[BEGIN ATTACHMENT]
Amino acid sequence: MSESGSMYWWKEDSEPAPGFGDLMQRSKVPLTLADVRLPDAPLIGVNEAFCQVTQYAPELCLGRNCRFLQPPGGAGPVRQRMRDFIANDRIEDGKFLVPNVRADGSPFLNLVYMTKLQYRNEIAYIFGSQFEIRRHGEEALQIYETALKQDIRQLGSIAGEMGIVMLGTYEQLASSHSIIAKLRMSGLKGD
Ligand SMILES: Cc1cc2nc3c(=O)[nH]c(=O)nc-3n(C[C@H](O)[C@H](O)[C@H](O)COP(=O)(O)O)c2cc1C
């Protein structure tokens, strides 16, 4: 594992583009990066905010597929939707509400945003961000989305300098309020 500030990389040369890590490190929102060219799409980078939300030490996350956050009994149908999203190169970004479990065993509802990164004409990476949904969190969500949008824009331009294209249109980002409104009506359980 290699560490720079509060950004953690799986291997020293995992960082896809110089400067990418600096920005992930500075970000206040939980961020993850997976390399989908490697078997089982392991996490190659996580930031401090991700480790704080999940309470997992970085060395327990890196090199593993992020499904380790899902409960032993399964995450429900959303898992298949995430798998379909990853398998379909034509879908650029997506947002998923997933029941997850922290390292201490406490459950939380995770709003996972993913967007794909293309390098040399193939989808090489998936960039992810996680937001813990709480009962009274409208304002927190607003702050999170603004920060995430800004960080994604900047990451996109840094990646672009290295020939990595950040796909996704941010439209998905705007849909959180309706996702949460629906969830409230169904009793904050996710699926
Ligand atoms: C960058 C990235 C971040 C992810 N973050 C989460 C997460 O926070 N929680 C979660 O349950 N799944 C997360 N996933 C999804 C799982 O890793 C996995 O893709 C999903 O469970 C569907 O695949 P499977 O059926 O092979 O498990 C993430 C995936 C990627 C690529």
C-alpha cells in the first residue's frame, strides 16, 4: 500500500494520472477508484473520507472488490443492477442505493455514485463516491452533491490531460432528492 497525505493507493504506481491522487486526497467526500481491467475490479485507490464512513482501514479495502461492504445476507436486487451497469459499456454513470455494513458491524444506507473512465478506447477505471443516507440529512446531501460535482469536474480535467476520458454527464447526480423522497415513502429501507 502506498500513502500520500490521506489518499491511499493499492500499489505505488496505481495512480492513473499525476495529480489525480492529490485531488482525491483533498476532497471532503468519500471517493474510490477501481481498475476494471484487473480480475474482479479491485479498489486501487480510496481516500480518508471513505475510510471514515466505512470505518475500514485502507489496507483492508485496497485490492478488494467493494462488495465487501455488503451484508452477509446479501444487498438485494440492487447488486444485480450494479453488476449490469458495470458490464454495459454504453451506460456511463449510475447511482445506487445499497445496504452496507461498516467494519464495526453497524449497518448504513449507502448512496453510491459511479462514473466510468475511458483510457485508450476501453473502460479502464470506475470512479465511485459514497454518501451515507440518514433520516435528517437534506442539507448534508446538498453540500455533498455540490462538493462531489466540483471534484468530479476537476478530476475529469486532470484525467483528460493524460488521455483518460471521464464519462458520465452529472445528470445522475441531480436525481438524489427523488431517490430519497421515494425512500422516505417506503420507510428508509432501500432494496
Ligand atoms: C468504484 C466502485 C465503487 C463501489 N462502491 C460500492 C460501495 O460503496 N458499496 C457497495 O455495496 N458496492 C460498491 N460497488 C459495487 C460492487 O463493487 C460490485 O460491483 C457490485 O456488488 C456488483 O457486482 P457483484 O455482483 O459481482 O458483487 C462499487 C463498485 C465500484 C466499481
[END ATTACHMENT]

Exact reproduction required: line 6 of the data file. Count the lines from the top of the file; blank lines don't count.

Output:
Ligand atoms: C468504484 C466502485 C465503487 C463501489 N462502491 C460500492 C460501495 O460503496 N458499496 C457497495 O455495496 N458496492 C460498491 N460497488 C459495487 C460492487 O463493487 C460490485 O460491483 C457490485 O456488488 C456488483 O457486482 P457483484 O455482483 O459481482 O458483487 C462499487 C463498485 C465500484 C466499481